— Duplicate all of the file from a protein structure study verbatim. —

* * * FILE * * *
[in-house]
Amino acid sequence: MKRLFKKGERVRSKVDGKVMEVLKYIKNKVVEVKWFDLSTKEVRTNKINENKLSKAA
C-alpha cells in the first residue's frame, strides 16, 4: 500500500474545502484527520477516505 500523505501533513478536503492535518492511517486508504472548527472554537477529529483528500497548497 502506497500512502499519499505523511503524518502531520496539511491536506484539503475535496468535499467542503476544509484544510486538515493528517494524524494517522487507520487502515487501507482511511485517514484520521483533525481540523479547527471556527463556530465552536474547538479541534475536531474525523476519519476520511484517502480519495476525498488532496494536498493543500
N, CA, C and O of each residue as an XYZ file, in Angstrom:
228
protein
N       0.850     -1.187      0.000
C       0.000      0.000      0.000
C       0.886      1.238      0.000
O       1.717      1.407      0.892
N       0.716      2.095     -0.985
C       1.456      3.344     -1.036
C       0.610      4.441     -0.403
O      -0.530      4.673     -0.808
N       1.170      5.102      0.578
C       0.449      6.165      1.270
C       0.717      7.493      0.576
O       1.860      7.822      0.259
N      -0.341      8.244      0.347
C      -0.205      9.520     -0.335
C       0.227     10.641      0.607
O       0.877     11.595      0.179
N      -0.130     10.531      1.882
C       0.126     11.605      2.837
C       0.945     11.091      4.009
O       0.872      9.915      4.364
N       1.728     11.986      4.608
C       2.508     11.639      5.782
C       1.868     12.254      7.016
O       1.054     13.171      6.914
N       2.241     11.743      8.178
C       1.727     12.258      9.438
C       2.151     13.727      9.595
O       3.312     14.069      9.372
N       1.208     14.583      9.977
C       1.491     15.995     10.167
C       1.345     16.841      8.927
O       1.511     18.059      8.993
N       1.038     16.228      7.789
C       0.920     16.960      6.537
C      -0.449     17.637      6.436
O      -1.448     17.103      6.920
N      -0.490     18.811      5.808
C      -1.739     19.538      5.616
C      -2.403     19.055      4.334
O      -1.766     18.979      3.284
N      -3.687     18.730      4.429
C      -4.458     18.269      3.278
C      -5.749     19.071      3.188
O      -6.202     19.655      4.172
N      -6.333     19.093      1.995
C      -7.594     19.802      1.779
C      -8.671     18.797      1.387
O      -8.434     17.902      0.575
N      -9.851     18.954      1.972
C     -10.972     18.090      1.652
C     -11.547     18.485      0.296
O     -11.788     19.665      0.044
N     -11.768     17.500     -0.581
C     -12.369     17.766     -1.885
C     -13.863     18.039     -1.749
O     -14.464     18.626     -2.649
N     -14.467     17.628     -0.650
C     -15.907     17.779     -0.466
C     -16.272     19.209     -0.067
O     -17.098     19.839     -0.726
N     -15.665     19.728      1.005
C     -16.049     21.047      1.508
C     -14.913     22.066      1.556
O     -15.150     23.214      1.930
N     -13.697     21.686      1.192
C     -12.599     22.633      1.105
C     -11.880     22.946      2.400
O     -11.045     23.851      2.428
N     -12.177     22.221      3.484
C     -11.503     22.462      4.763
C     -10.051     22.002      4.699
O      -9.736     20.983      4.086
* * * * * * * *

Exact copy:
[in-house]
Amino acid sequence: MKRLFKKGERVRSKVDGKVMEVLKYIKNKVVEVKWFDLSTKEVRTNKINENKLSKAA
C-alpha cells in the first residue's frame, strides 16, 4: 500500500474545502484527520477516505 500523505501533513478536503492535518492511517486508504472548527472554537477529529483528500497548497 502506497500512502499519499505523511503524518502531520496539511491536506484539503475535496468535499467542503476544509484544510486538515493528517494524524494517522487507520487502515487501507482511511485517514484520521483533525481540523479547527471556527463556530465552536474547538479541534475536531474525523476519519476520511484517502480519495476525498488532496494536498493543500
N, CA, C and O of each residue as an XYZ file, in Angstrom:
228
protein
N       0.850     -1.187      0.000
C       0.000      0.000      0.000
C       0.886      1.238      0.000
O       1.717      1.407      0.892
N       0.716      2.095     -0.985
C       1.456      3.344     -1.036
C       0.610      4.441     -0.403
O      -0.530      4.673     -0.808
N       1.170      5.102      0.578
C       0.449      6.165      1.270
C       0.717      7.493      0.576
O       1.860      7.822      0.259
N      -0.341      8.244      0.347
C      -0.205      9.520     -0.335
C       0.227     10.641      0.607
O       0.877     11.595      0.179
N      -0.130     10.531      1.882
C       0.126     11.605      2.837
C       0.945     11.091      4.009
O       0.872      9.915      4.364
N       1.728     11.986      4.608
C       2.508     11.639      5.782
C       1.868     12.254      7.016
O       1.054     13.171      6.914
N       2.241     11.743      8.178
C       1.727     12.258      9.438
C       2.151     13.727      9.595
O       3.312     14.069      9.372
N       1.208     14.583      9.977
C       1.491     15.995     10.167
C       1.345     16.841      8.927
O       1.511     18.059      8.993
N       1.038     16.228      7.789
C       0.920     16.960      6.537
C      -0.449     17.637      6.436
O      -1.448     17.103      6.920
N      -0.490     18.811      5.808
C      -1.739     19.538      5.616
C      -2.403     19.055      4.334
O      -1.766     18.979      3.284
N      -3.687     18.730      4.429
C      -4.458     18.269      3.278
C      -5.749     19.071      3.188
O      -6.202     19.655      4.172
N      -6.333     19.093      1.995
C      -7.594     19.802      1.779
C      -8.671     18.797      1.387
O      -8.434     17.902      0.575
N      -9.851     18.954      1.972
C     -10.972     18.090      1.652
C     -11.547     18.485      0.296
O     -11.788     19.665      0.044
N     -11.768     17.500     -0.581
C     -12.369     17.766     -1.885
C     -13.863     18.039     -1.749
O     -14.464     18.626     -2.649
N     -14.467     17.628     -0.650
C     -15.907     17.779     -0.466
C     -16.272     19.209     -0.067
O     -17.098     19.839     -0.726
N     -15.665     19.728      1.005
C     -16.049     21.047      1.508
C     -14.913     22.066      1.556
O     -15.150     23.214      1.930
N     -13.697     21.686      1.192
C     -12.599     22.633      1.105
C     -11.880     22.946      2.400
O     -11.045     23.851      2.428
N     -12.177     22.221      3.484
C     -11.503     22.462      4.763
C     -10.051     22.002      4.699
O      -9.736     20.983      4.086